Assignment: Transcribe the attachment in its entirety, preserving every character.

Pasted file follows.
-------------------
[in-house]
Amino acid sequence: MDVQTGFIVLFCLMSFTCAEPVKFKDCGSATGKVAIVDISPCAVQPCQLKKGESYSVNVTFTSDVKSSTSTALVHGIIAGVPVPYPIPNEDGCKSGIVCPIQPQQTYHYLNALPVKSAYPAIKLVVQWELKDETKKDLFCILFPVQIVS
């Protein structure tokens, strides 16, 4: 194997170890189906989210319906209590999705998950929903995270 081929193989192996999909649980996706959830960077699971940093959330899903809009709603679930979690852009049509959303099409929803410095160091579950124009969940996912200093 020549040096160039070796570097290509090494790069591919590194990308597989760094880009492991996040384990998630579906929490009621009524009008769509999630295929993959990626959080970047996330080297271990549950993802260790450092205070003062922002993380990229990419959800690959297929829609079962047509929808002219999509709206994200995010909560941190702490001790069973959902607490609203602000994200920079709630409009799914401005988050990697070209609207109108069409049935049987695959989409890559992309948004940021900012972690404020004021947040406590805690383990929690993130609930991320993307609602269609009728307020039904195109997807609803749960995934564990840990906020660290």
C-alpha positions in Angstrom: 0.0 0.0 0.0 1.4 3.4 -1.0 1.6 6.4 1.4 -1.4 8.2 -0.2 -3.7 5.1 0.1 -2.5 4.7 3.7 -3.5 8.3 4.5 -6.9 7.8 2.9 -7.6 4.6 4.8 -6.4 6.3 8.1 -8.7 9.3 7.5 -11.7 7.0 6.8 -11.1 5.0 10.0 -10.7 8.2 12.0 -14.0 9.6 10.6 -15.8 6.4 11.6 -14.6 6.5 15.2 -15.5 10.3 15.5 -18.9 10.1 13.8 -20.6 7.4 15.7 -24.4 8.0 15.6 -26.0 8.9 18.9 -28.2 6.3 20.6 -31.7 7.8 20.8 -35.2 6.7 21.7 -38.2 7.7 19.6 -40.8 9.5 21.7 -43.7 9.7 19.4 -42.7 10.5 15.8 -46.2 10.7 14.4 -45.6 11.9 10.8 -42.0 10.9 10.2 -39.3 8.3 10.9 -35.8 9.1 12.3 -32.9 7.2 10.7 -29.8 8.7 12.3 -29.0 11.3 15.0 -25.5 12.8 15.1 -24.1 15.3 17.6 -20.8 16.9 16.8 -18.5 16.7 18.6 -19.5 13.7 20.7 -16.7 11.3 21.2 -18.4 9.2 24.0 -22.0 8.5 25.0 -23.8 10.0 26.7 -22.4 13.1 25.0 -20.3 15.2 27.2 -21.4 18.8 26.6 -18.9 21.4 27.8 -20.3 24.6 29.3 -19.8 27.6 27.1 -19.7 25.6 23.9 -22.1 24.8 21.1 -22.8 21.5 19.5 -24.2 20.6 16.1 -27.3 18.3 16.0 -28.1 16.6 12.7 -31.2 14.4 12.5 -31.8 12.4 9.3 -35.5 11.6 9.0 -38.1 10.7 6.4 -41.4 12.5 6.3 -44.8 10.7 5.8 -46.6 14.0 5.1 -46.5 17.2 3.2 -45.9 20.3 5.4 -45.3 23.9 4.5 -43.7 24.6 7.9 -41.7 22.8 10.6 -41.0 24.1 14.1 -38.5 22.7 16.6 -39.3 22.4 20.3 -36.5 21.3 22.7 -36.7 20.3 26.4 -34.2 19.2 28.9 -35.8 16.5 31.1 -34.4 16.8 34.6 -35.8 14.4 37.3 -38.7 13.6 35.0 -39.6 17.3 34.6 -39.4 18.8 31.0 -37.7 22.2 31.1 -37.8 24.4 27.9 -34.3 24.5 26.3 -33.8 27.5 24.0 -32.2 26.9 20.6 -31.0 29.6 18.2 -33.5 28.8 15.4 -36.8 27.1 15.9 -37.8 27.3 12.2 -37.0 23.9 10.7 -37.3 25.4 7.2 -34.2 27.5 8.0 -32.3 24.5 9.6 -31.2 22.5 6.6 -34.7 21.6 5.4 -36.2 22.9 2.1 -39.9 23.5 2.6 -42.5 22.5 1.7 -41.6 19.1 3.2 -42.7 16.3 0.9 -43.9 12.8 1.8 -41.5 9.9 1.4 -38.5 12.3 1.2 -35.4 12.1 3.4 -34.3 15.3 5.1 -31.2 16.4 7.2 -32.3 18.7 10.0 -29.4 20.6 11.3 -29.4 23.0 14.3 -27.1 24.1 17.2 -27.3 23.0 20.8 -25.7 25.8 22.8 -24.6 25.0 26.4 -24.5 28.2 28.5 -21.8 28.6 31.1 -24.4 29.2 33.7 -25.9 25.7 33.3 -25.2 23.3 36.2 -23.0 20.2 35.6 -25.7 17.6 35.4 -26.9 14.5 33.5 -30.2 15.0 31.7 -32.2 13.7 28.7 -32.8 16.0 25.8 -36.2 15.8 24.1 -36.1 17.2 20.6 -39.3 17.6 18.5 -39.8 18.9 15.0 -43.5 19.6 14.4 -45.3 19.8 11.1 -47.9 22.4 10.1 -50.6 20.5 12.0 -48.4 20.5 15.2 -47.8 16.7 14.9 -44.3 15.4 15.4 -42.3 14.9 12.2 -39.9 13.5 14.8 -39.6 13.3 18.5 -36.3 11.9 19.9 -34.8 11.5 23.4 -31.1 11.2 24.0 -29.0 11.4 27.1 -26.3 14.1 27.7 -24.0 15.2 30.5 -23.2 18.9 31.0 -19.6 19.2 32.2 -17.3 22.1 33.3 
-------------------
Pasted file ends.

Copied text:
[in-house]
Amino acid sequence: MDVQTGFIVLFCLMSFTCAEPVKFKDCGSATGKVAIVDISPCAVQPCQLKKGESYSVNVTFTSDVKSSTSTALVHGIIAGVPVPYPIPNEDGCKSGIVCPIQPQQTYHYLNALPVKSAYPAIKLVVQWELKDETKKDLFCILFPVQIVS
């Protein structure tokens, strides 16, 4: 194997170890189906989210319906209590999705998950929903995270 081929193989192996999909649980996706959830960077699971940093959330899903809009709603679930979690852009049509959303099409929803410095160091579950124009969940996912200093 020549040096160039070796570097290509090494790069591919590194990308597989760094880009492991996040384990998630579906929490009621009524009008769509999630295929993959990626959080970047996330080297271990549950993802260790450092205070003062922002993380990229990419959800690959297929829609079962047509929808002219999509709206994200995010909560941190702490001790069973959902607490609203602000994200920079709630409009799914401005988050990697070209609207109108069409049935049987695959989409890559992309948004940021900012972690404020004021947040406590805690383990929690993130609930991320993307609602269609009728307020039904195109997807609803749960995934564990840990906020660290």
C-alpha positions in Angstrom: 0.0 0.0 0.0 1.4 3.4 -1.0 1.6 6.4 1.4 -1.4 8.2 -0.2 -3.7 5.1 0.1 -2.5 4.7 3.7 -3.5 8.3 4.5 -6.9 7.8 2.9 -7.6 4.6 4.8 -6.4 6.3 8.1 -8.7 9.3 7.5 -11.7 7.0 6.8 -11.1 5.0 10.0 -10.7 8.2 12.0 -14.0 9.6 10.6 -15.8 6.4 11.6 -14.6 6.5 15.2 -15.5 10.3 15.5 -18.9 10.1 13.8 -20.6 7.4 15.7 -24.4 8.0 15.6 -26.0 8.9 18.9 -28.2 6.3 20.6 -31.7 7.8 20.8 -35.2 6.7 21.7 -38.2 7.7 19.6 -40.8 9.5 21.7 -43.7 9.7 19.4 -42.7 10.5 15.8 -46.2 10.7 14.4 -45.6 11.9 10.8 -42.0 10.9 10.2 -39.3 8.3 10.9 -35.8 9.1 12.3 -32.9 7.2 10.7 -29.8 8.7 12.3 -29.0 11.3 15.0 -25.5 12.8 15.1 -24.1 15.3 17.6 -20.8 16.9 16.8 -18.5 16.7 18.6 -19.5 13.7 20.7 -16.7 11.3 21.2 -18.4 9.2 24.0 -22.0 8.5 25.0 -23.8 10.0 26.7 -22.4 13.1 25.0 -20.3 15.2 27.2 -21.4 18.8 26.6 -18.9 21.4 27.8 -20.3 24.6 29.3 -19.8 27.6 27.1 -19.7 25.6 23.9 -22.1 24.8 21.1 -22.8 21.5 19.5 -24.2 20.6 16.1 -27.3 18.3 16.0 -28.1 16.6 12.7 -31.2 14.4 12.5 -31.8 12.4 9.3 -35.5 11.6 9.0 -38.1 10.7 6.4 -41.4 12.5 6.3 -44.8 10.7 5.8 -46.6 14.0 5.1 -46.5 17.2 3.2 -45.9 20.3 5.4 -45.3 23.9 4.5 -43.7 24.6 7.9 -41.7 22.8 10.6 -41.0 24.1 14.1 -38.5 22.7 16.6 -39.3 22.4 20.3 -36.5 21.3 22.7 -36.7 20.3 26.4 -34.2 19.2 28.9 -35.8 16.5 31.1 -34.4 16.8 34.6 -35.8 14.4 37.3 -38.7 13.6 35.0 -39.6 17.3 34.6 -39.4 18.8 31.0 -37.7 22.2 31.1 -37.8 24.4 27.9 -34.3 24.5 26.3 -33.8 27.5 24.0 -32.2 26.9 20.6 -31.0 29.6 18.2 -33.5 28.8 15.4 -36.8 27.1 15.9 -37.8 27.3 12.2 -37.0 23.9 10.7 -37.3 25.4 7.2 -34.2 27.5 8.0 -32.3 24.5 9.6 -31.2 22.5 6.6 -34.7 21.6 5.4 -36.2 22.9 2.1 -39.9 23.5 2.6 -42.5 22.5 1.7 -41.6 19.1 3.2 -42.7 16.3 0.9 -43.9 12.8 1.8 -41.5 9.9 1.4 -38.5 12.3 1.2 -35.4 12.1 3.4 -34.3 15.3 5.1 -31.2 16.4 7.2 -32.3 18.7 10.0 -29.4 20.6 11.3 -29.4 23.0 14.3 -27.1 24.1 17.2 -27.3 23.0 20.8 -25.7 25.8 22.8 -24.6 25.0 26.4 -24.5 28.2 28.5 -21.8 28.6 31.1 -24.4 29.2 33.7 -25.9 25.7 33.3 -25.2 23.3 36.2 -23.0 20.2 35.6 -25.7 17.6 35.4 -26.9 14.5 33.5 -30.2 15.0 31.7 -32.2 13.7 28.7 -32.8 16.0 25.8 -36.2 15.8 24.1 -36.1 17.2 20.6 -39.3 17.6 18.5 -39.8 18.9 15.0 -43.5 19.6 14.4 -45.3 19.8 11.1 -47.9 22.4 10.1 -50.6 20.5 12.0 -48.4 20.5 15.2 -47.8 16.7 14.9 -44.3 15.4 15.4 -42.3 14.9 12.2 -39.9 13.5 14.8 -39.6 13.3 18.5 -36.3 11.9 19.9 -34.8 11.5 23.4 -31.1 11.2 24.0 -29.0 11.4 27.1 -26.3 14.1 27.7 -24.0 15.2 30.5 -23.2 18.9 31.0 -19.6 19.2 32.2 -17.3 22.1 33.3 